$ 4,570,736     $ 2,871,767     $ 1,566,572  
  

 

 

   

 

 

   

 

 

 

Depreciation and amortization:

      

Pipelines & Terminals

   $ 55,469     $ 46,320     $ 42,791  

International Operations

     50,011       —          —     

Natural Gas Storage

     7,136       6,594       5,971  

Energy Services

     5,261       4,933       4,204  

Development & Logistics

     1,657       1,743       1,733  
  

 

 

   

 

 

   

 

 

 

Total depreciation and amortization

   $ 119,534     $ 59,590     $ 54,699  
  

 

 

   

 

 

   

 

 

 

Operating income (loss):

      

Pipelines & Terminals

   $ 290,573     $ 266,184     $ 155,041  

International Operations

     72,067       (4,656     —     

Natural Gas Storage

     (177,163     16,069       30,574  

Energy Services

     (4,462     (1,367     13,086  

Development & Logistics

     7,859       3,271       5,099  
  

 

 

   

 

 

   

 

 

 

Total operating income

   $ 188,874     $ 279,501     $ 203,800  
  

 

 

   

 

 

   

 

 

 

 

(1) Total costs and expenses includes depreciation and amortization, asset impairment expense, goodwill impairment expense, equity plan modification expense and reorganization expense.

 

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The following table presents product volumes transported and average daily throughput for the Pipelines & Terminals segment and total volumes sold for the Energy Services segment for the periods indicated:

 

     Year Ended December 31,  
     2011      2010      2009  

Pipelines & Terminals (average bpd in thousands):

        

Pipelines:

        

Gasoline

     659.2        643.7        650.1  

Jet fuel

     340.6        338.5        336.7  

Diesel fuel

     264.3        234.4        209.8  

Heating oil

     61.2        66.9        74.9  

LPGs

     16.2        18.0        16.5  

NGLs (1)

     —           —           13.9  

Other products

     6.0        3.0        8.0  
  

 

 

    

 

 

    

 

 

 

Total pipelines throughput

     1,347.5        1,304.5        1,309.9  
  

 

 

    

 

 

    

 

 

 

Terminals:

        

Products throughput (2)

     742.8        562.5        471.9  
  

 

 

    

 

 

    

 

 

 

Energy Services (in millions of gallons):

        

Sales volumes

     1,337.8        1,139.1        655.1  
  

 

 

    

 

 

    

 

 

 

 

(1) Represents volumes transported by the Buckeye NGL Pipeline, which we sold on January 1, 2010.
(2) Amounts for 2011 include throughput volumes of 199.4 and 13.3 bpd in thousands on terminals acquired from BP and ExxonMobil on June 1, 2011 and July 19, 2011, respectively.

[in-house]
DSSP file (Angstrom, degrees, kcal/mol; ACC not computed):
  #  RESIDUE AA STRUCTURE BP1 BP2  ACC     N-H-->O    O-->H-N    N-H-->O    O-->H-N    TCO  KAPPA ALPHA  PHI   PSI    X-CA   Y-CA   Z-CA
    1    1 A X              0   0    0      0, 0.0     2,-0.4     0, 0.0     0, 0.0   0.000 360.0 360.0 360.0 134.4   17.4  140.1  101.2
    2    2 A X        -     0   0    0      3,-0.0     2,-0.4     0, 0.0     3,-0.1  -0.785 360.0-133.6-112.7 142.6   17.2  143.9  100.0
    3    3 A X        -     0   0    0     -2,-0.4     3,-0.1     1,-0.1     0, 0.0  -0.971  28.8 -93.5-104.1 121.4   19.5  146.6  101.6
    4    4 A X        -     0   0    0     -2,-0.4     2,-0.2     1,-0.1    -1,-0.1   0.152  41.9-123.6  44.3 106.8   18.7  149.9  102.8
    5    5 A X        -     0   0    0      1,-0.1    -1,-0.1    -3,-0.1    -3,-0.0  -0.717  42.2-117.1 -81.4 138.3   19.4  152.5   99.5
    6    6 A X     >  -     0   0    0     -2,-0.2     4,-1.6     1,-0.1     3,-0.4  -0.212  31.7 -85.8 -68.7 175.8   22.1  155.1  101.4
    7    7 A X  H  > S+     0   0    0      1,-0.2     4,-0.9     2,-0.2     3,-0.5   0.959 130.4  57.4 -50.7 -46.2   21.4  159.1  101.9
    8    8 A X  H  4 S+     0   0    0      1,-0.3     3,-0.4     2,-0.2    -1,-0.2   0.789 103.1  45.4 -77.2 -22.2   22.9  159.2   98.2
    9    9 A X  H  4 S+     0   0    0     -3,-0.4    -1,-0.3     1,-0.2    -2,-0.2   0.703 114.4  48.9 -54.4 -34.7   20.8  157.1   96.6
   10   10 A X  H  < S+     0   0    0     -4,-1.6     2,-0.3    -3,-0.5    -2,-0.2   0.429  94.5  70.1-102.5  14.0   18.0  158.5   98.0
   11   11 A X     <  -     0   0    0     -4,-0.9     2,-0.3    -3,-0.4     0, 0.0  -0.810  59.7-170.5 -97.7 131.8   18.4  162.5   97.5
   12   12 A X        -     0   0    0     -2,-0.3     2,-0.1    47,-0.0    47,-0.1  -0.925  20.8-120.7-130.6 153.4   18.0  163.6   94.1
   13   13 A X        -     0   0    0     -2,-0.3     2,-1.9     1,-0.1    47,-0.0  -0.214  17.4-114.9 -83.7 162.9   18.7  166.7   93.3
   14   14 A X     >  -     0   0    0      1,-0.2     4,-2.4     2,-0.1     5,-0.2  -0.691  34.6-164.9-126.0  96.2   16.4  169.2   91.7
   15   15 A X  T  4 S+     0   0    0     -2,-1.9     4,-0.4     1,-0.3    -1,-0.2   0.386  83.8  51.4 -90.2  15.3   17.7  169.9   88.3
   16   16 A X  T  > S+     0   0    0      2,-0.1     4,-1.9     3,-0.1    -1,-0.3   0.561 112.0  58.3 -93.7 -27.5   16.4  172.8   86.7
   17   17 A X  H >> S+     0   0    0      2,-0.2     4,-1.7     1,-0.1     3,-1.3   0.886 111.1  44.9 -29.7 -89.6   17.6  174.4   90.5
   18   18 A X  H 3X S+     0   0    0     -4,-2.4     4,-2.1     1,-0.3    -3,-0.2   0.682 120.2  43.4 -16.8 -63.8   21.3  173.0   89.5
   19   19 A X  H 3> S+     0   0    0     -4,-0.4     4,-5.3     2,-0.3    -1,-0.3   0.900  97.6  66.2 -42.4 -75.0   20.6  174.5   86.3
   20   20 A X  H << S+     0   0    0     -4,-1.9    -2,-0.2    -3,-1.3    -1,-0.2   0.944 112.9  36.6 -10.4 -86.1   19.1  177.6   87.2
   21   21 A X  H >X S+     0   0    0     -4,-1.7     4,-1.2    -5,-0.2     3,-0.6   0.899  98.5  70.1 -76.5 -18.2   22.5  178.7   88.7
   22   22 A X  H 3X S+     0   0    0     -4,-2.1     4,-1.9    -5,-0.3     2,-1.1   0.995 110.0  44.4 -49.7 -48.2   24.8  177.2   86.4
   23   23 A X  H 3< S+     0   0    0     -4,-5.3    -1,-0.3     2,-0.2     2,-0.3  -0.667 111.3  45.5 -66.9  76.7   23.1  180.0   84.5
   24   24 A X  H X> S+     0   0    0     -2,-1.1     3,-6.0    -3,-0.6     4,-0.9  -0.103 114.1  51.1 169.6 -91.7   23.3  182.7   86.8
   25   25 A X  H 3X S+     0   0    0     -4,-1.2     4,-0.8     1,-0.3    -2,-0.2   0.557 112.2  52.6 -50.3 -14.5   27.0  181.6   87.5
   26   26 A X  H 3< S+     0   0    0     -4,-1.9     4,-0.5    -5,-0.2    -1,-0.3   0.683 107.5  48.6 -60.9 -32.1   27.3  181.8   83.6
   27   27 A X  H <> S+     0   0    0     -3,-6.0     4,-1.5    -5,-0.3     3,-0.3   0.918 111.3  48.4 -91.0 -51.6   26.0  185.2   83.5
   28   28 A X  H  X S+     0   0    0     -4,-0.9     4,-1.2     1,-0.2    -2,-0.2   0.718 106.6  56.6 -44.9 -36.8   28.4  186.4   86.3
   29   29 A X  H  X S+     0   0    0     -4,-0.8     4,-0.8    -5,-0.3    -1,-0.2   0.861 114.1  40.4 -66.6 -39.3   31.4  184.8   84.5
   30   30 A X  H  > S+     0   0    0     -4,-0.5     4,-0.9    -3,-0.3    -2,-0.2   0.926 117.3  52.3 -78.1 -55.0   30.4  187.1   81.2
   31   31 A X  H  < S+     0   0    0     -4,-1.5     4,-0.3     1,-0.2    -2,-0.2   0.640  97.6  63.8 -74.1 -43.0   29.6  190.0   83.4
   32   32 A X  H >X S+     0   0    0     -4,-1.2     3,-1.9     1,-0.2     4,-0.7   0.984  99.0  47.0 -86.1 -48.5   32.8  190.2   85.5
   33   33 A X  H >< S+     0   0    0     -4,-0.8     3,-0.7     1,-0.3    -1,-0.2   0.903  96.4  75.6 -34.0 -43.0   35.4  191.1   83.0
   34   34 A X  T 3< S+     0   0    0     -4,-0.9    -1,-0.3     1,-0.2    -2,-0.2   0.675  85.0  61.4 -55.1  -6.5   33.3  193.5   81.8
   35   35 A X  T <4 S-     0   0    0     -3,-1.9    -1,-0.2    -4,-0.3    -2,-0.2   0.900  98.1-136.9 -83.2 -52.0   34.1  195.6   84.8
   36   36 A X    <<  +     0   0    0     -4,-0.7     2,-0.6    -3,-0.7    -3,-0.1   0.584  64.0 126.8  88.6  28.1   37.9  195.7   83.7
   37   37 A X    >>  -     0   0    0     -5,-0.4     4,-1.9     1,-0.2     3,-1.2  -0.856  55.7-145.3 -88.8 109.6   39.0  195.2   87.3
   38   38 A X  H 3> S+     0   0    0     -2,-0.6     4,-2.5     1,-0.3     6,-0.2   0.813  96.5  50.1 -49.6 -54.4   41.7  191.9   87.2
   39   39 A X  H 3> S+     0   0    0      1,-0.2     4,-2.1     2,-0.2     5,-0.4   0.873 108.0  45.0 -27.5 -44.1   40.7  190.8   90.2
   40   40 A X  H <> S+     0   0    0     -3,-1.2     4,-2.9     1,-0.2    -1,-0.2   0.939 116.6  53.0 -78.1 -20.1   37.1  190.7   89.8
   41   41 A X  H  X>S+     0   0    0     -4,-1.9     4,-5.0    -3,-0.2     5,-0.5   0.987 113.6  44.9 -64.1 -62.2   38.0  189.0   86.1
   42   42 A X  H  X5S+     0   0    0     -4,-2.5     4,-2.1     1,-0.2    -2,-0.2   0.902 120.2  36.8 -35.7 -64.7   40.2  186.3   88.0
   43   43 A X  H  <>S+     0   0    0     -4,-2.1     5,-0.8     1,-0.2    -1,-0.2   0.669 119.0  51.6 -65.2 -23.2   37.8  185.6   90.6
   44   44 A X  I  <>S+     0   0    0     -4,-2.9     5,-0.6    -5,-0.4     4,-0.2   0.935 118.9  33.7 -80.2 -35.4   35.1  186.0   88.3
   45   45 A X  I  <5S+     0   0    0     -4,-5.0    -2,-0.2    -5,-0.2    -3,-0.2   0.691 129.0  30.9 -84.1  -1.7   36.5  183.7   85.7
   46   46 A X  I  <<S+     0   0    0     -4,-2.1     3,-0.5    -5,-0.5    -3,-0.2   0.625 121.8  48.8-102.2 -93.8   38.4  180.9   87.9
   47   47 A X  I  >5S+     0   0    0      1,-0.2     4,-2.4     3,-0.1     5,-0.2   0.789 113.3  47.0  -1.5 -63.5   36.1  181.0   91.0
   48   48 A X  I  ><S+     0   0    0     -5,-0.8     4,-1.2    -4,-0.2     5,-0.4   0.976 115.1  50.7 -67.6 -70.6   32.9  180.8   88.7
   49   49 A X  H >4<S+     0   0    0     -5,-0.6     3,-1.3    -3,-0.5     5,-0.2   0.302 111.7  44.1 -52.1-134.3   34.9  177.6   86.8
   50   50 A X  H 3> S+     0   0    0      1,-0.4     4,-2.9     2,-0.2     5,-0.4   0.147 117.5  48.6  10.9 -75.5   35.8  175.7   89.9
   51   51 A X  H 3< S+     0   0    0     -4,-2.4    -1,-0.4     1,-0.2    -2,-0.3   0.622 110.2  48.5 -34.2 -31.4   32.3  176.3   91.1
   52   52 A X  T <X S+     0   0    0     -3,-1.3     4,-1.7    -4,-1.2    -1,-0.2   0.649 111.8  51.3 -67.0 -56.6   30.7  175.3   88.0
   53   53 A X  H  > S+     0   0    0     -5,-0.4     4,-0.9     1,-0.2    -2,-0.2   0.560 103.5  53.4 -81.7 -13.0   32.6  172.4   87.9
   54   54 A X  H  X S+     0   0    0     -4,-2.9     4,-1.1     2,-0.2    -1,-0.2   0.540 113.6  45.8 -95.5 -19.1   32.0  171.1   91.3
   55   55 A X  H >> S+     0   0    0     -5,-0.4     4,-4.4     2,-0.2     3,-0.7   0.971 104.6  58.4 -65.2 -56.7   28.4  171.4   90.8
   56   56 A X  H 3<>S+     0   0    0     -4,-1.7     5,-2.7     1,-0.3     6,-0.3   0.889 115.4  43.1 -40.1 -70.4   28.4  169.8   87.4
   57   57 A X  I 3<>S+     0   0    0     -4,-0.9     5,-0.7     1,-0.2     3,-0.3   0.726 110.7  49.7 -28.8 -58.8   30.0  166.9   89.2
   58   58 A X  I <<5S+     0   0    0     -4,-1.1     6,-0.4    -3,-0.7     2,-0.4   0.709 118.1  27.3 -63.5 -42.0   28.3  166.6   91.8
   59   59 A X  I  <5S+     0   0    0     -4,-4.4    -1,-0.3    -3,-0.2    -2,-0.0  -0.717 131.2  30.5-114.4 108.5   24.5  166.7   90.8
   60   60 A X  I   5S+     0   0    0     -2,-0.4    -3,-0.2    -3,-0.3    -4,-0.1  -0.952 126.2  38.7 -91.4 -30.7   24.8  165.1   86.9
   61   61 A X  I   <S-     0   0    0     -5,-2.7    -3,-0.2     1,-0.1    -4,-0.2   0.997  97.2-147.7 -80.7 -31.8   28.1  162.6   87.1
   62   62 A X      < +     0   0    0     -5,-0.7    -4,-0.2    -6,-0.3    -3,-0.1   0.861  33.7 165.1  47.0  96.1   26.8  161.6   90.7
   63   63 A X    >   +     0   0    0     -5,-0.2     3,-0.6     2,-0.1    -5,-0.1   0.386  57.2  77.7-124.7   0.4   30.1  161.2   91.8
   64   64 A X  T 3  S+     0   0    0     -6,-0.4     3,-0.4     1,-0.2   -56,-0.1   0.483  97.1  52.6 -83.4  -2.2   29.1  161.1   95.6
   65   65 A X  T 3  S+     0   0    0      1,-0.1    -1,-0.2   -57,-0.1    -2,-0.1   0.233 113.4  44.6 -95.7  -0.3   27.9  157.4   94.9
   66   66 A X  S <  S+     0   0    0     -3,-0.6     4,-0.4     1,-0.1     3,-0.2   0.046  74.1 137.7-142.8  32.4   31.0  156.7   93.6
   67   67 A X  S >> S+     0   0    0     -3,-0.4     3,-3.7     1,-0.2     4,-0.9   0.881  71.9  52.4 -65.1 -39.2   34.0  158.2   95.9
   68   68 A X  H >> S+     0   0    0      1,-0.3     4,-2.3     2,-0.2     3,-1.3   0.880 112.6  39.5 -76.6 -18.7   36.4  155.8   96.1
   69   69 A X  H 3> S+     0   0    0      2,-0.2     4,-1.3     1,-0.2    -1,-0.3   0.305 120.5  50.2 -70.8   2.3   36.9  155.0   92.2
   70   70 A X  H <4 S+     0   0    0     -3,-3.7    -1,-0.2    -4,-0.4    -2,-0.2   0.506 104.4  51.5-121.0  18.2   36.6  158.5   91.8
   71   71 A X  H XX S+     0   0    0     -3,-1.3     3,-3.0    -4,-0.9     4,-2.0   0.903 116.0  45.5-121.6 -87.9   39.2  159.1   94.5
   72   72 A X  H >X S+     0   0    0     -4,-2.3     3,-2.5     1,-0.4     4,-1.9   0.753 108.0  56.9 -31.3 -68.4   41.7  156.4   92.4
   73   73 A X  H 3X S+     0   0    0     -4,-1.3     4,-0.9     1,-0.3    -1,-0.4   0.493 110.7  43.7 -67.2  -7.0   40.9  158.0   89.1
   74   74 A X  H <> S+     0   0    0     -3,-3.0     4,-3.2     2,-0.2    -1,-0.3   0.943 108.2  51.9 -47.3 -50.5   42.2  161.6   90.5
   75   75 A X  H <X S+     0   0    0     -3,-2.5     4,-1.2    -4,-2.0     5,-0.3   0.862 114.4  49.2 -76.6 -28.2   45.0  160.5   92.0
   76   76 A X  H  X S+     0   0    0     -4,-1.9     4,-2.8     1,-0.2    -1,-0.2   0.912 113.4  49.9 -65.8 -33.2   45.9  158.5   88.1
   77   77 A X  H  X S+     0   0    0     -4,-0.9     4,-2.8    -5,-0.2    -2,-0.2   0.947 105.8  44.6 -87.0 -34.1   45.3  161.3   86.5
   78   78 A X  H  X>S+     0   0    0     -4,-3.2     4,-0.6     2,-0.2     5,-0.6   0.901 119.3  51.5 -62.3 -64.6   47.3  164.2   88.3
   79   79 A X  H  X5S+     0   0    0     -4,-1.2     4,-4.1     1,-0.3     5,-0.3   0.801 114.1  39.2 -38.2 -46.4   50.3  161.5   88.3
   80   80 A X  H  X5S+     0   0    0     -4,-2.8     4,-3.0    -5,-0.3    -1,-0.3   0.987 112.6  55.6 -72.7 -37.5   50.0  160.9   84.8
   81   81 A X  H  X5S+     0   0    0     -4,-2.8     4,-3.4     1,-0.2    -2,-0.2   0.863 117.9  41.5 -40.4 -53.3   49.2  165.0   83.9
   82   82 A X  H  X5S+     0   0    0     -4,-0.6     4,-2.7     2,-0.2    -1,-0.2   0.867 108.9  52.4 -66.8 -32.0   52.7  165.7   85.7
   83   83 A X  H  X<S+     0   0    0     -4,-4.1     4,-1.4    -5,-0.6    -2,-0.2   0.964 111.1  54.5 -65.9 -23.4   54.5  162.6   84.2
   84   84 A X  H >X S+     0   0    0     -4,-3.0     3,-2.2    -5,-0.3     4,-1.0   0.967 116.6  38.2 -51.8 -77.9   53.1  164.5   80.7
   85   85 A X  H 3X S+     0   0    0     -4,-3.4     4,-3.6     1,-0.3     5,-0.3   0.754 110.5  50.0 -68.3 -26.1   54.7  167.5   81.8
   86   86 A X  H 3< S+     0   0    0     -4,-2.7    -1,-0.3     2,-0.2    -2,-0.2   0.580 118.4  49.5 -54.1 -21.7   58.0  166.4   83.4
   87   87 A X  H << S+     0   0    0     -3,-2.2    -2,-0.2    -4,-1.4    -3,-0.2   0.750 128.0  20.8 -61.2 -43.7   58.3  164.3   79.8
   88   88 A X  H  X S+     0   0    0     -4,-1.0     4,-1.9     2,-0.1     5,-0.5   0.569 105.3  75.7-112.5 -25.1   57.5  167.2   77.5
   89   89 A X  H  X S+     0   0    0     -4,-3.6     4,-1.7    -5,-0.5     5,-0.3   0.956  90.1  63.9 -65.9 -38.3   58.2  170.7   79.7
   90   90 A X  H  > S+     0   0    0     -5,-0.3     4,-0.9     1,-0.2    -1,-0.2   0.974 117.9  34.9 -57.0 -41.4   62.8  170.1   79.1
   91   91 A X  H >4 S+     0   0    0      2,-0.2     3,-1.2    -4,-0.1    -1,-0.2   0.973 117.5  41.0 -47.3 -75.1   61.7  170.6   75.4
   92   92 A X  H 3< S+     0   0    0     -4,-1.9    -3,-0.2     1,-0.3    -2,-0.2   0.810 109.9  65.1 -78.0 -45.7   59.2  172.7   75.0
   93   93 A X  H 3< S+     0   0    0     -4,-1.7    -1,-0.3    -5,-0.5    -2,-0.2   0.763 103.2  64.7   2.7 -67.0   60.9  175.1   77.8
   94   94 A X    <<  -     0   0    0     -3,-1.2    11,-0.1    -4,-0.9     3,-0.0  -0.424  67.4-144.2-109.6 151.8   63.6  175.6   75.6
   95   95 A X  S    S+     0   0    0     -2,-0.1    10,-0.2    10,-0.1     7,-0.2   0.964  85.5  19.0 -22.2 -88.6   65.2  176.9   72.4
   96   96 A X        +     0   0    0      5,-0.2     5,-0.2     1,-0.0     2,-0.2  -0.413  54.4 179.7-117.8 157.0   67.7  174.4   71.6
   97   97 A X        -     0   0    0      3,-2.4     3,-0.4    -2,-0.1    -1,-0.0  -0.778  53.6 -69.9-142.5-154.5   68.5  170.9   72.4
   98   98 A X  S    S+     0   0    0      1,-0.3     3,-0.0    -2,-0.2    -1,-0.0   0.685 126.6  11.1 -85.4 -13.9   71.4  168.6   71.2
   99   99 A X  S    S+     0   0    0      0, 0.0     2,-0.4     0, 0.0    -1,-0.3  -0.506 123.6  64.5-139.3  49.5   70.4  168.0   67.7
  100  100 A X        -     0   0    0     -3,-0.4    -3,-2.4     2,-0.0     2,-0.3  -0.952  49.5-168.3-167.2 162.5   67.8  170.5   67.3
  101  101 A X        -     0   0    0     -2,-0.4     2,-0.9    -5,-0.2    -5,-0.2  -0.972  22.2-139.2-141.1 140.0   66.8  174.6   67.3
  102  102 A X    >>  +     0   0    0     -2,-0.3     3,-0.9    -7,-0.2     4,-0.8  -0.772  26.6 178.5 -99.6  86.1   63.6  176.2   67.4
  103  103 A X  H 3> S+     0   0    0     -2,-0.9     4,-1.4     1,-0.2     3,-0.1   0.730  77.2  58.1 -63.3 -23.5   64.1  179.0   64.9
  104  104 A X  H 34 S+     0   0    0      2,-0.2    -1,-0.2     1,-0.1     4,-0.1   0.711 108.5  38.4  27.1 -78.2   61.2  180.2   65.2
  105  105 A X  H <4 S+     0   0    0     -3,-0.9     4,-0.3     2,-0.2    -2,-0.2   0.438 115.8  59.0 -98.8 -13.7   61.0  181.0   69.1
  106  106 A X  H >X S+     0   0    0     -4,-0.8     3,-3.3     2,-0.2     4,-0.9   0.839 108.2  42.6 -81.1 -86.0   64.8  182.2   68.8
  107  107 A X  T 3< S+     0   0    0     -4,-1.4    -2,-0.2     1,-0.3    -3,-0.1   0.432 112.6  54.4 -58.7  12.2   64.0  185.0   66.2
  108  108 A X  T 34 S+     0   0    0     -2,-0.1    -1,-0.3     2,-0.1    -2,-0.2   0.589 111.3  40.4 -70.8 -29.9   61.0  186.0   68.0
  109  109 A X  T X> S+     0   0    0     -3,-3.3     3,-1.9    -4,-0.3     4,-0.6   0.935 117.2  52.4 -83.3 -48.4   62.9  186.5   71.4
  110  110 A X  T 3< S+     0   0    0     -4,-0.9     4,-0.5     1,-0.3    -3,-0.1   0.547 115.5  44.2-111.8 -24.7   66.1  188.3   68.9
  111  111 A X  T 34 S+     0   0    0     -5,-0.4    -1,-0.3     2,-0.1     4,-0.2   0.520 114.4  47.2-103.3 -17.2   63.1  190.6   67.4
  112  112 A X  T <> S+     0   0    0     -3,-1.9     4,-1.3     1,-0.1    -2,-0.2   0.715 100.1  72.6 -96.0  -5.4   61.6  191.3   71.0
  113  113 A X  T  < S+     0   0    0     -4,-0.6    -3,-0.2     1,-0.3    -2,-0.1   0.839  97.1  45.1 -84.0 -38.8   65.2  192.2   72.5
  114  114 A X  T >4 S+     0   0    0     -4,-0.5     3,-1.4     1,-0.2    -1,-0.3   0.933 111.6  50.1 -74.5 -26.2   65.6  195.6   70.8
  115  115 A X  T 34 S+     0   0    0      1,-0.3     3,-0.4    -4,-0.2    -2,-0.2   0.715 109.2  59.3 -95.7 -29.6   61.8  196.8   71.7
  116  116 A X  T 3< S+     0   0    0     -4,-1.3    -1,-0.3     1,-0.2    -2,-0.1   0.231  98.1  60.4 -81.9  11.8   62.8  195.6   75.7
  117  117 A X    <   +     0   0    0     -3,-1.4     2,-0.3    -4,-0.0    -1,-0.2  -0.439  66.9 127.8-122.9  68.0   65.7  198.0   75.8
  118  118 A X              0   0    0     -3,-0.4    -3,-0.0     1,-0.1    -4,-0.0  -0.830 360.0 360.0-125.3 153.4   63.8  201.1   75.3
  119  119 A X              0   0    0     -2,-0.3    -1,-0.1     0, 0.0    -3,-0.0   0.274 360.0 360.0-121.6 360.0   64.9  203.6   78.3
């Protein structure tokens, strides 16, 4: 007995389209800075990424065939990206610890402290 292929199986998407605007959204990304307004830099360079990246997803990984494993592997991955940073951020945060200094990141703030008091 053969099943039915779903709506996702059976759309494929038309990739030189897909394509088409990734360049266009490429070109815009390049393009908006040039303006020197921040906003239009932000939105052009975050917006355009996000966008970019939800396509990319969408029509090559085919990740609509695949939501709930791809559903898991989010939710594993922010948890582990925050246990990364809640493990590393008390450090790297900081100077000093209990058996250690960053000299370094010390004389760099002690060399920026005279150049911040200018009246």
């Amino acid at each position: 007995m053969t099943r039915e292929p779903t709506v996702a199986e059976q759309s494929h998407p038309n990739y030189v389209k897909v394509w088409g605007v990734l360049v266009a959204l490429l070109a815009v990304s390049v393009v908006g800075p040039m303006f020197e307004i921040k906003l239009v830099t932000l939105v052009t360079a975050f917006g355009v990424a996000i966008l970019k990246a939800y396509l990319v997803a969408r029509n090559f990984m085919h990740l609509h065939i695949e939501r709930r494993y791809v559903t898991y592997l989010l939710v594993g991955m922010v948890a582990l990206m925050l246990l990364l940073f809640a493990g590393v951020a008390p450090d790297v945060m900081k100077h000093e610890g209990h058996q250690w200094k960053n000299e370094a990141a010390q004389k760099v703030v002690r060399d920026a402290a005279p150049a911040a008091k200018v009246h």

Year Ended December 31, 2011 Compared to Year Ended December 31, 2010

Consolidated

Adjusted EBITDA. Adjusted EBITDA increased by $105.3 million, or 27.5%, to $487.9 million for the year ended December 31, 2011 from $382.6 million for the corresponding period in 2010. The International Operations, Pipelines & Terminals and Development & Logistics segments were responsible for the increase in Adjusted EBITDA. The International Operations segment increased Adjusted EBITDA by $117.7 million for the year ended December 31, 2011 as compared to the corresponding period in 2010 as a result of the acquisition of the BORCO facility in 2011 and a full year of operations for the Yabucoa terminal, which was acquired in December 2010. The Pipelines & Terminals segment’s Adjusted EBITDA increased by $14.6 million for the year ended December 31, 2011 as compared to the corresponding period in 2010 as a result of a positive net contribution relating to pipeline and terminal acquisitions in 2011, higher pipeline tariff rates and terminalling contract rate escalations and an increase in other revenue, partially offset by a decrease in revenue due to lower pipeline and terminalling volumes on legacy assets, acquisition and integration expenses, higher cash operating expenses, unfavorable settlement experience and a decrease in earnings from equity investments primarily due to the sale of our interest in WT LPG. The Development & Logistics segment’s Adjusted EBITDA increased by $2.7 million for the year ended December 31, 2011 as compared to the corresponding period in 2010, primarily due to expenses associated with a customer bankruptcy in the 2010 period, increased operating services contract margins as a result of new contracts and higher fees, a net contribution relating to the liquefied petroleum gas (“LPG”) storage caverns acquired in November 2011 and increased project management margins, partially offset by higher operating and other costs and net proceeds from the ammonia linefill sale in the 2010 period.